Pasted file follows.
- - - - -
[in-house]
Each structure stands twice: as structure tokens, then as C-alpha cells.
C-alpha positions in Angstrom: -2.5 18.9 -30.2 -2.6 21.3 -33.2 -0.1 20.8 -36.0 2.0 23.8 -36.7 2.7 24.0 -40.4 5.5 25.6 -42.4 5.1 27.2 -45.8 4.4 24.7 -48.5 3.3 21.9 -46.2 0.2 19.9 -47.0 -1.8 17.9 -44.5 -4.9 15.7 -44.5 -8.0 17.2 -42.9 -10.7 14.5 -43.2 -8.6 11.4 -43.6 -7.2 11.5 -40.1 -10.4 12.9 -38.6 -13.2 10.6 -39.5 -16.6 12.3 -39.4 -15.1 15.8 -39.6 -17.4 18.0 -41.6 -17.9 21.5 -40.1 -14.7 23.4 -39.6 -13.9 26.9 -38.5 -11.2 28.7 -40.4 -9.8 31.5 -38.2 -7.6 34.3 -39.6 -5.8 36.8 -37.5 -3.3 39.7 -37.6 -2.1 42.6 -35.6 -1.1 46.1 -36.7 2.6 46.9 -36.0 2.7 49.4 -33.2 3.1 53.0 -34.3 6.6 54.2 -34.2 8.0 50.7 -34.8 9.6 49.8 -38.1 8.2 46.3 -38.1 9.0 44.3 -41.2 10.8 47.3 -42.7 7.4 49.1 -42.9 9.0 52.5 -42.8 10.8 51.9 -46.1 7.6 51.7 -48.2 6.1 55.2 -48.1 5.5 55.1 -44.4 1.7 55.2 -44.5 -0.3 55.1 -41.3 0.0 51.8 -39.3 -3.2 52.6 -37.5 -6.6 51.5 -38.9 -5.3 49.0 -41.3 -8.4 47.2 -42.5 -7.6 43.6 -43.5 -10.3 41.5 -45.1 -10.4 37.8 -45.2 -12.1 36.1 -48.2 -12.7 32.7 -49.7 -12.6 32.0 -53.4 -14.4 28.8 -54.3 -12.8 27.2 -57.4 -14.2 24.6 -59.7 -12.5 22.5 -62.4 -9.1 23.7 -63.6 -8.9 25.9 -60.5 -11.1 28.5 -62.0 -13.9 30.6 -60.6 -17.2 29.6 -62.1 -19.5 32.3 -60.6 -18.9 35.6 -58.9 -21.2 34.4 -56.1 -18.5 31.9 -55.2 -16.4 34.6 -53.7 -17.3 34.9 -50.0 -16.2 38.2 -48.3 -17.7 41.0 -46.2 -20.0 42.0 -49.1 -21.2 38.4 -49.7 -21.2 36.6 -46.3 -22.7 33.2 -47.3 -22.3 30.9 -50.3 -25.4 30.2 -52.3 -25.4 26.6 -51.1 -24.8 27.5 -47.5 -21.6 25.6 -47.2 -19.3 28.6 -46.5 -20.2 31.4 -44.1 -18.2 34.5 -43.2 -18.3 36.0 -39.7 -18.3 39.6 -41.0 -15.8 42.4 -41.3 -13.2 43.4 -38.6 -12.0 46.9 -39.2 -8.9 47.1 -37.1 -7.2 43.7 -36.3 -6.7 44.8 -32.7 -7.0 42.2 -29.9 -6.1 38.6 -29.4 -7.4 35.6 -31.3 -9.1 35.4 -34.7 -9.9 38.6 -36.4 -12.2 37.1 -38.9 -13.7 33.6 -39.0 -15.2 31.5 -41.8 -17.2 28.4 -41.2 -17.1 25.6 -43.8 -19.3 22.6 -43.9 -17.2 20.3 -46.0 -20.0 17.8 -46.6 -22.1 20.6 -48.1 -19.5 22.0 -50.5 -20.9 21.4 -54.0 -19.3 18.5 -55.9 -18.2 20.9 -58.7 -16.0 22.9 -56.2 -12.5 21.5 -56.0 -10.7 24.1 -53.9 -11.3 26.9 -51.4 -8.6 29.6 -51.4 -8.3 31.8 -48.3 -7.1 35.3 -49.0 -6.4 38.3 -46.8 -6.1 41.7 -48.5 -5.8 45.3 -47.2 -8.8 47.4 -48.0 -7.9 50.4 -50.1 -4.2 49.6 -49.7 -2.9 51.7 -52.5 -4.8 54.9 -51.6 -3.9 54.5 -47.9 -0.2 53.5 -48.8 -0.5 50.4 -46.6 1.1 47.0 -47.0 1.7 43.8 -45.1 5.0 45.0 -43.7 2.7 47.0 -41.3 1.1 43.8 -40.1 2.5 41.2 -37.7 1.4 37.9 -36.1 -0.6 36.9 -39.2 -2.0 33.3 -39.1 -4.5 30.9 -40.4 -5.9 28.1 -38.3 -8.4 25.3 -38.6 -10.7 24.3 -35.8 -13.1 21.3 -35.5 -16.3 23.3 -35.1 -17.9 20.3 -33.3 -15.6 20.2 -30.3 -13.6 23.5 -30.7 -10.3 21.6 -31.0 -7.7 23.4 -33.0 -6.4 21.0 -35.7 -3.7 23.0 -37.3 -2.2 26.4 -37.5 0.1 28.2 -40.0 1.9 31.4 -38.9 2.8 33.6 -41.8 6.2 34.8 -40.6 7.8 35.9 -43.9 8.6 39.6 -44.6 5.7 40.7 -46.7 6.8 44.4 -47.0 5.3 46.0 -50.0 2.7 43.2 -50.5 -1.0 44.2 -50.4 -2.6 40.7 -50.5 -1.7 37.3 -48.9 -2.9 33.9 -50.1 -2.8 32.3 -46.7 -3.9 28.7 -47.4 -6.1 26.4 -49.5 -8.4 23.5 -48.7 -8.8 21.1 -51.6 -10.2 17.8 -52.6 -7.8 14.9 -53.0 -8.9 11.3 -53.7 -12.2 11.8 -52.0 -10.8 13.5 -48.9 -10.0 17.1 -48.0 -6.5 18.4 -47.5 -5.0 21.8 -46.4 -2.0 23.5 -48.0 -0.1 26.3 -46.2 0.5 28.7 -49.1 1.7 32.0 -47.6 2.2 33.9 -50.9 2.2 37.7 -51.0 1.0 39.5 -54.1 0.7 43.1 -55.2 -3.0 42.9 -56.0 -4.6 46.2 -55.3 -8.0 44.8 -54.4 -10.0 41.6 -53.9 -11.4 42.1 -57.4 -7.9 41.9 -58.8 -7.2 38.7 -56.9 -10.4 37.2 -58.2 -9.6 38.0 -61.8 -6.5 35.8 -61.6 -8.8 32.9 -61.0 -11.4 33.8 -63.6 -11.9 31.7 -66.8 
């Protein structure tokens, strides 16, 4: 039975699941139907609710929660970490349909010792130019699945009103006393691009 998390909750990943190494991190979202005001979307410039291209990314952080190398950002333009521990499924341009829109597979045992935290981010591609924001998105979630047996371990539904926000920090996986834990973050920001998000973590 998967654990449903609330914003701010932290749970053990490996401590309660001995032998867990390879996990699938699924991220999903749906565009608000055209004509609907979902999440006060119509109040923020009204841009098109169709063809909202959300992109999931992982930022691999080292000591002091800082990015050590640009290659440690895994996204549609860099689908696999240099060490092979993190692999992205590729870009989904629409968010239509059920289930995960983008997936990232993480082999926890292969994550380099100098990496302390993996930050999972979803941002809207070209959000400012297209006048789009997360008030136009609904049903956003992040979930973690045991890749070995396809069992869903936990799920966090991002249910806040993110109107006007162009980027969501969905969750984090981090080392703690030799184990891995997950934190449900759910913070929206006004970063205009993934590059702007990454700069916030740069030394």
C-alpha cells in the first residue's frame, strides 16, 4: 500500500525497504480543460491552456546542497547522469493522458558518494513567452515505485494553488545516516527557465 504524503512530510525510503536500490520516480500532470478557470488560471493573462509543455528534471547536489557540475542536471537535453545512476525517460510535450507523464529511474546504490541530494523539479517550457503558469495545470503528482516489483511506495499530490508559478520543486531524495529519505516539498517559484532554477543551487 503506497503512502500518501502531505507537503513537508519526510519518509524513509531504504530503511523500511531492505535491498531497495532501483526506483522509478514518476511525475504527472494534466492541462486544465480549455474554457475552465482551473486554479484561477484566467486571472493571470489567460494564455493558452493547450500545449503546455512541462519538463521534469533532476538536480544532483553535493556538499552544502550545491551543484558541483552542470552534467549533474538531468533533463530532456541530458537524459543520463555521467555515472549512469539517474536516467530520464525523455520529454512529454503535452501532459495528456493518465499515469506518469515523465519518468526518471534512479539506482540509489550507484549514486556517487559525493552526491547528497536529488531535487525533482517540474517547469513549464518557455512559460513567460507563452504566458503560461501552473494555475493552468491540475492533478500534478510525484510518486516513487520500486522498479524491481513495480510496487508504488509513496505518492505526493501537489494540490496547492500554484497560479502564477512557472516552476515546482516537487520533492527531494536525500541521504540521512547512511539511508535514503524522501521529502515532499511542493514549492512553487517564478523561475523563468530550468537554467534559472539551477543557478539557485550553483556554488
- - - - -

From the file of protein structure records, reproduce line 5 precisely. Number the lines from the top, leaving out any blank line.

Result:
C-alpha cells in the first residue's frame, strides 16, 4: 500500500525497504480543460491552456546542497547522469493522458558518494513567452515505485494553488545516516527557465 504524503512530510525510503536500490520516480500532470478557470488560471493573462509543455528534471547536489557540475542536471537535453545512476525517460510535450507523464529511474546504490541530494523539479517550457503558469495545470503528482516489483511506495499530490508559478520543486531524495529519505516539498517559484532554477543551487 503506497503512502500518501502531505507537503513537508519526510519518509524513509531504504530503511523500511531492505535491498531497495532501483526506483522509478514518476511525475504527472494534466492541462486544465480549455474554457475552465482551473486554479484561477484566467486571472493571470489567460494564455493558452493547450500545449503546455512541462519538463521534469533532476538536480544532483553535493556538499552544502550545491551543484558541483552542470552534467549533474538531468533533463530532456541530458537524459543520463555521467555515472549512469539517474536516467530520464525523455520529454512529454503535452501532459495528456493518465499515469506518469515523465519518468526518471534512479539506482540509489550507484549514486556517487559525493552526491547528497536529488531535487525533482517540474517547469513549464518557455512559460513567460507563452504566458503560461501552473494555475493552468491540475492533478500534478510525484510518486516513487520500486522498479524491481513495480510496487508504488509513496505518492505526493501537489494540490496547492500554484497560479502564477512557472516552476515546482516537487520533492527531494536525500541521504540521512547512511539511508535514503524522501521529502515532499511542493514549492512553487517564478523561475523563468530550468537554467534559472539551477543557478539557485550553483556554488